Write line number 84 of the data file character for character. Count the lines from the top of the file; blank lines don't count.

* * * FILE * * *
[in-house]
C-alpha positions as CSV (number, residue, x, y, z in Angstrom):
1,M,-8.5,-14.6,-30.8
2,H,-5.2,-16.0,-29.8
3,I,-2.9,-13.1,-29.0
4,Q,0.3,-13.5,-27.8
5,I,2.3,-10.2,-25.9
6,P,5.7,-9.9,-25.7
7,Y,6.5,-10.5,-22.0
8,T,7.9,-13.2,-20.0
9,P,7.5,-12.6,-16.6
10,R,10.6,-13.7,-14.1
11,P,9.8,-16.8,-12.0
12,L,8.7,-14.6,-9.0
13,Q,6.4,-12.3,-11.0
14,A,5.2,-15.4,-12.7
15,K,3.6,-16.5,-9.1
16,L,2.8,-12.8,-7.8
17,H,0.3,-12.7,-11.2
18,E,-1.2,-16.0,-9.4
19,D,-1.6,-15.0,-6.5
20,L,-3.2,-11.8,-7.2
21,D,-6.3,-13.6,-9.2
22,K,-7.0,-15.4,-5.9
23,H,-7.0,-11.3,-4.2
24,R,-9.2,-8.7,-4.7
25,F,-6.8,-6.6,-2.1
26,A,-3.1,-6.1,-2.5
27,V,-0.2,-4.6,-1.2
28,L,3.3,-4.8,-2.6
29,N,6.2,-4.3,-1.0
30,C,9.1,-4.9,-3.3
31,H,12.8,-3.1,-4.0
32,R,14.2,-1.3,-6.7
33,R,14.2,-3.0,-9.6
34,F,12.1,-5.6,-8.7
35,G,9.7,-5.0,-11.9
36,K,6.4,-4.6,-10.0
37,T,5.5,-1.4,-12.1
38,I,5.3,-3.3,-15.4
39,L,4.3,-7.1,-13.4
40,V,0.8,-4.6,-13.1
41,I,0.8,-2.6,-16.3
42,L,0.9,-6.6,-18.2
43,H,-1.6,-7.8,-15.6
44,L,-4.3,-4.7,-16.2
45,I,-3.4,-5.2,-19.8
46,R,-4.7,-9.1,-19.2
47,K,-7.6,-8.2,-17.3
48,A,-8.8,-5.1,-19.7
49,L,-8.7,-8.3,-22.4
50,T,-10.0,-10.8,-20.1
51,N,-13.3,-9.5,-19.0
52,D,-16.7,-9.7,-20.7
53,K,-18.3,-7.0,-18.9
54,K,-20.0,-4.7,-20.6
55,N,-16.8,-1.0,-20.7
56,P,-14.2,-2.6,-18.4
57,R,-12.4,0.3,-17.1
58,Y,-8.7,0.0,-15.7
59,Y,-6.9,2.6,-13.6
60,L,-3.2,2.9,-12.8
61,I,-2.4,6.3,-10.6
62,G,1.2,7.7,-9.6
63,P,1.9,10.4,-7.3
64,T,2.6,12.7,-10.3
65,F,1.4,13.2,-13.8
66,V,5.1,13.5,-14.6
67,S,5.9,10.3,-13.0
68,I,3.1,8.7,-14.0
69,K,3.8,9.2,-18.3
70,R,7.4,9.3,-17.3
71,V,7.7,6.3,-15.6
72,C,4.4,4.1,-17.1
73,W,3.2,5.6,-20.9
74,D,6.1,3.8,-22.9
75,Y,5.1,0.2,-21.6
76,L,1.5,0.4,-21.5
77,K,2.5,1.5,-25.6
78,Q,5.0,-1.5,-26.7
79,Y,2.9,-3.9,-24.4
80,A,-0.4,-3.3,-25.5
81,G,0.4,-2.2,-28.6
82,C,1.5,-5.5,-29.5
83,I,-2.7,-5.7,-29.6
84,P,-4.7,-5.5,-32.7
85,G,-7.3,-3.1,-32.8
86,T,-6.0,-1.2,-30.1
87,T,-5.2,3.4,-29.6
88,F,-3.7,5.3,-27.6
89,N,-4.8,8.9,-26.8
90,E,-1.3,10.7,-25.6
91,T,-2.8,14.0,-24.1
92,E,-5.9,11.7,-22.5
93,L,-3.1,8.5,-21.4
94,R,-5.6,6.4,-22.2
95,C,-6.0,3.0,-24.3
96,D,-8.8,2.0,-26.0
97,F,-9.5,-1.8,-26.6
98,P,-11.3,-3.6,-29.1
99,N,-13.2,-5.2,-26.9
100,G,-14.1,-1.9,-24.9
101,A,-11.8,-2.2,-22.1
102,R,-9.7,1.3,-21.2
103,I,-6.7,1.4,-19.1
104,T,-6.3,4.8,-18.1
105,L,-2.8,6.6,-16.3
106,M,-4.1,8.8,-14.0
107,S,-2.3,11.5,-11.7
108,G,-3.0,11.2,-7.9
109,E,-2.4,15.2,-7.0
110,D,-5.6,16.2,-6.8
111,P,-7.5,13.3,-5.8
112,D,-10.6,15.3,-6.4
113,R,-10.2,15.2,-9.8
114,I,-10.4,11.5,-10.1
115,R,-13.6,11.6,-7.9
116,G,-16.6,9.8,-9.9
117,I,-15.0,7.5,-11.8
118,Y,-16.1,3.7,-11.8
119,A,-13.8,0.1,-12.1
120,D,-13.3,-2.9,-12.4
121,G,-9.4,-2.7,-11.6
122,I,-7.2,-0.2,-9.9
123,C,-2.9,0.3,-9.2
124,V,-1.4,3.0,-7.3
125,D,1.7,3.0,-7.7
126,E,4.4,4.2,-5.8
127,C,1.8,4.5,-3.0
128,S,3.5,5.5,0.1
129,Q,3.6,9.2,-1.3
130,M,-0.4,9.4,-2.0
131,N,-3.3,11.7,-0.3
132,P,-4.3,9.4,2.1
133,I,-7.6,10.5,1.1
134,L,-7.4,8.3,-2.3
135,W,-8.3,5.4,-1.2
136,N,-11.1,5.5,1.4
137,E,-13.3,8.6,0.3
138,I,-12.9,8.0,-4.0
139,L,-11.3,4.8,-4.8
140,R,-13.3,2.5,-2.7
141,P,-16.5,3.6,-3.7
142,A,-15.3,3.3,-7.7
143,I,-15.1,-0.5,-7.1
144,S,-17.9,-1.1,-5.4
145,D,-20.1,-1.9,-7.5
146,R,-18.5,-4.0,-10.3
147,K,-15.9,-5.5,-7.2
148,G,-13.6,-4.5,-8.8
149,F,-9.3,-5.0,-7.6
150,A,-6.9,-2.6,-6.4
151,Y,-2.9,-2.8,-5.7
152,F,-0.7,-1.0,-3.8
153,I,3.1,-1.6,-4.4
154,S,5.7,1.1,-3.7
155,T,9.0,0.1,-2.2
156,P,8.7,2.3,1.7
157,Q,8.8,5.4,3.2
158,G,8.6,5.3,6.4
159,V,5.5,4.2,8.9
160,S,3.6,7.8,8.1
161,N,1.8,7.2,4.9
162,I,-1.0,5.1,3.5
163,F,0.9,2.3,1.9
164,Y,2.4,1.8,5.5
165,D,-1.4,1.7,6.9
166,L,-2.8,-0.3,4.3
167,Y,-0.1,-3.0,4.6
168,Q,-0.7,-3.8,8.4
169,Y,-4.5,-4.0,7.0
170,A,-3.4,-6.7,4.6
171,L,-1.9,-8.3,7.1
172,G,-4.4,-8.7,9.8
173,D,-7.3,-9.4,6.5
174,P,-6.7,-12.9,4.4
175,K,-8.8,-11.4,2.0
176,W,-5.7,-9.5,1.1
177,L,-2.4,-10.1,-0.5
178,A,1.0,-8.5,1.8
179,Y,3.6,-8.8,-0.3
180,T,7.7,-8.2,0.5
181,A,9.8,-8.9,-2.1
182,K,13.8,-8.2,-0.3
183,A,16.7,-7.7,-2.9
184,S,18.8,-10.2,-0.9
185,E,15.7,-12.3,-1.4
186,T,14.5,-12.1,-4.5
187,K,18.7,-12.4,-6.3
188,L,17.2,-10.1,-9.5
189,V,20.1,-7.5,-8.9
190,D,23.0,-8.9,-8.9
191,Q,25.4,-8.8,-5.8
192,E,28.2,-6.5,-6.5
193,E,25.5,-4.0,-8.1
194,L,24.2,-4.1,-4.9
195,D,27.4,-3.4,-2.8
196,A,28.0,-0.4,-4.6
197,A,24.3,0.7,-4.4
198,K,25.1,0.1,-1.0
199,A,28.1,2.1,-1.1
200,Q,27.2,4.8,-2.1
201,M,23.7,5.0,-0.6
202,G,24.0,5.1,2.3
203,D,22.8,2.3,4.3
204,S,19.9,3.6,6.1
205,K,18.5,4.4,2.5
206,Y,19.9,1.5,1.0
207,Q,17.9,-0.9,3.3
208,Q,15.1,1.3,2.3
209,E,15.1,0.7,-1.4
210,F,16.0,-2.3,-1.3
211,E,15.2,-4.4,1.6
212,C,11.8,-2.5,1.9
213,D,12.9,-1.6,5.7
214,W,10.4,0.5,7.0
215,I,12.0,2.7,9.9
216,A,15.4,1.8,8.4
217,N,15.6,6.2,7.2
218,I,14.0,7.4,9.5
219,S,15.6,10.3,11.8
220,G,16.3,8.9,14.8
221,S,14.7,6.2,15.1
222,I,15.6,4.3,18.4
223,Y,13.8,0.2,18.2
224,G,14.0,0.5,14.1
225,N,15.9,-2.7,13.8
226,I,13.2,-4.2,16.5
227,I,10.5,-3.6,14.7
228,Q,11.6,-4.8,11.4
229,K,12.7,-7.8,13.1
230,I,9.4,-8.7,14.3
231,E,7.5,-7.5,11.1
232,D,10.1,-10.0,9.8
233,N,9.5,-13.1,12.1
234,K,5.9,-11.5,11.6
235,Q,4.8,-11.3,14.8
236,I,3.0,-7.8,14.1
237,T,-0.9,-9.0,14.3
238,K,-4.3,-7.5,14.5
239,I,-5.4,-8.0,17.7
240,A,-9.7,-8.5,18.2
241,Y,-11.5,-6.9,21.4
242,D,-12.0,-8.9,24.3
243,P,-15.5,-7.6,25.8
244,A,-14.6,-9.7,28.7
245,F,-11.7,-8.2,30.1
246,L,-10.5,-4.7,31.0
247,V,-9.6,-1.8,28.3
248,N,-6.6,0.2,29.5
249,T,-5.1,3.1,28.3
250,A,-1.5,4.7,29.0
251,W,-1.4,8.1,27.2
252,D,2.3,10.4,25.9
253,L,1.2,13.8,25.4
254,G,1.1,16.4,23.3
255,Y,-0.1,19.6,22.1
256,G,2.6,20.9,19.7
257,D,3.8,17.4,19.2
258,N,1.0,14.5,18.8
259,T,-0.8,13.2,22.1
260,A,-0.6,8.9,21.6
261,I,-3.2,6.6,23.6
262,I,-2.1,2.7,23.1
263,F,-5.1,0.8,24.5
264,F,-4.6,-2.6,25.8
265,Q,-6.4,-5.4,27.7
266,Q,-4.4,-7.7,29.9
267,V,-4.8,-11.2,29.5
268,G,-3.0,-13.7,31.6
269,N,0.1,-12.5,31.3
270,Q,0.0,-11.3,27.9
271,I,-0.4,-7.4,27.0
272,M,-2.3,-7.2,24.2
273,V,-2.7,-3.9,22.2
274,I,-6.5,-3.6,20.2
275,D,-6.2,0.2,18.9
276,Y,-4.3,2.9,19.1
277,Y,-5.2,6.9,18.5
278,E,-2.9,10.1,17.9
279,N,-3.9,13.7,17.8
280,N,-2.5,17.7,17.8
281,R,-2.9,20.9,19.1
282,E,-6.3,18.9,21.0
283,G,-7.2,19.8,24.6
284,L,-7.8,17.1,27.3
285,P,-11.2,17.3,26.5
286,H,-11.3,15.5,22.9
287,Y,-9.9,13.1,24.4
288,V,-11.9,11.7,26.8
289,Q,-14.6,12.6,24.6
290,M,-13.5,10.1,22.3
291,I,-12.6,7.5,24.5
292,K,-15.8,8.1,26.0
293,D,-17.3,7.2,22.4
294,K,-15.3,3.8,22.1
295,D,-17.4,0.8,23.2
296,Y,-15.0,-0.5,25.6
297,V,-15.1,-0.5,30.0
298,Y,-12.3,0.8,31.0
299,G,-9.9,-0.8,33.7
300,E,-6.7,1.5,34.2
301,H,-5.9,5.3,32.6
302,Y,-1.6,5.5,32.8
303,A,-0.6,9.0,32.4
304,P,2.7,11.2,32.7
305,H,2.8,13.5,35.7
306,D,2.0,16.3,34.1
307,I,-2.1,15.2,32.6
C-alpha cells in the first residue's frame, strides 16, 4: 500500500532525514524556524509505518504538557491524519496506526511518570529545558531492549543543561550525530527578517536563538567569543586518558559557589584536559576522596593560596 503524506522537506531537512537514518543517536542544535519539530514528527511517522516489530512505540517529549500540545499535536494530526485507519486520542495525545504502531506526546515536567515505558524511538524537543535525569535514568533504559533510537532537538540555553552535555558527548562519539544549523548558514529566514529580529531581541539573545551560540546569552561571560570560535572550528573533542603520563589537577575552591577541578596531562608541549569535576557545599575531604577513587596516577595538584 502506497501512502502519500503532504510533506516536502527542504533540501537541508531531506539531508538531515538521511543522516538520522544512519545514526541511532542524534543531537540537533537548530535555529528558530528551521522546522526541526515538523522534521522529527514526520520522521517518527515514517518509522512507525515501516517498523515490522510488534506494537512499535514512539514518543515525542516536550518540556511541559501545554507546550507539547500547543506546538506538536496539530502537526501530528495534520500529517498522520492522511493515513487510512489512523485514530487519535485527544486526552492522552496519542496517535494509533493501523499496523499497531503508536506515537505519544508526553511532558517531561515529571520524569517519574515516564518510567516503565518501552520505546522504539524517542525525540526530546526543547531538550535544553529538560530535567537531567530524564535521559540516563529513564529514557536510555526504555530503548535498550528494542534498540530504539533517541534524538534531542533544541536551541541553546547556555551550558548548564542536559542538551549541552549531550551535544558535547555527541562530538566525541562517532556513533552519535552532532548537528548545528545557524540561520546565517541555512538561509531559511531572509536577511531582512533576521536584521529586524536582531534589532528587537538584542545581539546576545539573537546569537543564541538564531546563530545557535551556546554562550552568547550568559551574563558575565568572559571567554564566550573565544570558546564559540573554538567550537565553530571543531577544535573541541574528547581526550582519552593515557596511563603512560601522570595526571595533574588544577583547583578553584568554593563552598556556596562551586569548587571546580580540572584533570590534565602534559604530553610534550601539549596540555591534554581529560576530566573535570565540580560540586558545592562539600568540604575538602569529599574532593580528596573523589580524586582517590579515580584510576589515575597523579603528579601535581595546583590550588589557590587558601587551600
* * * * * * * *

82,C,1.5,-5.5,-29.5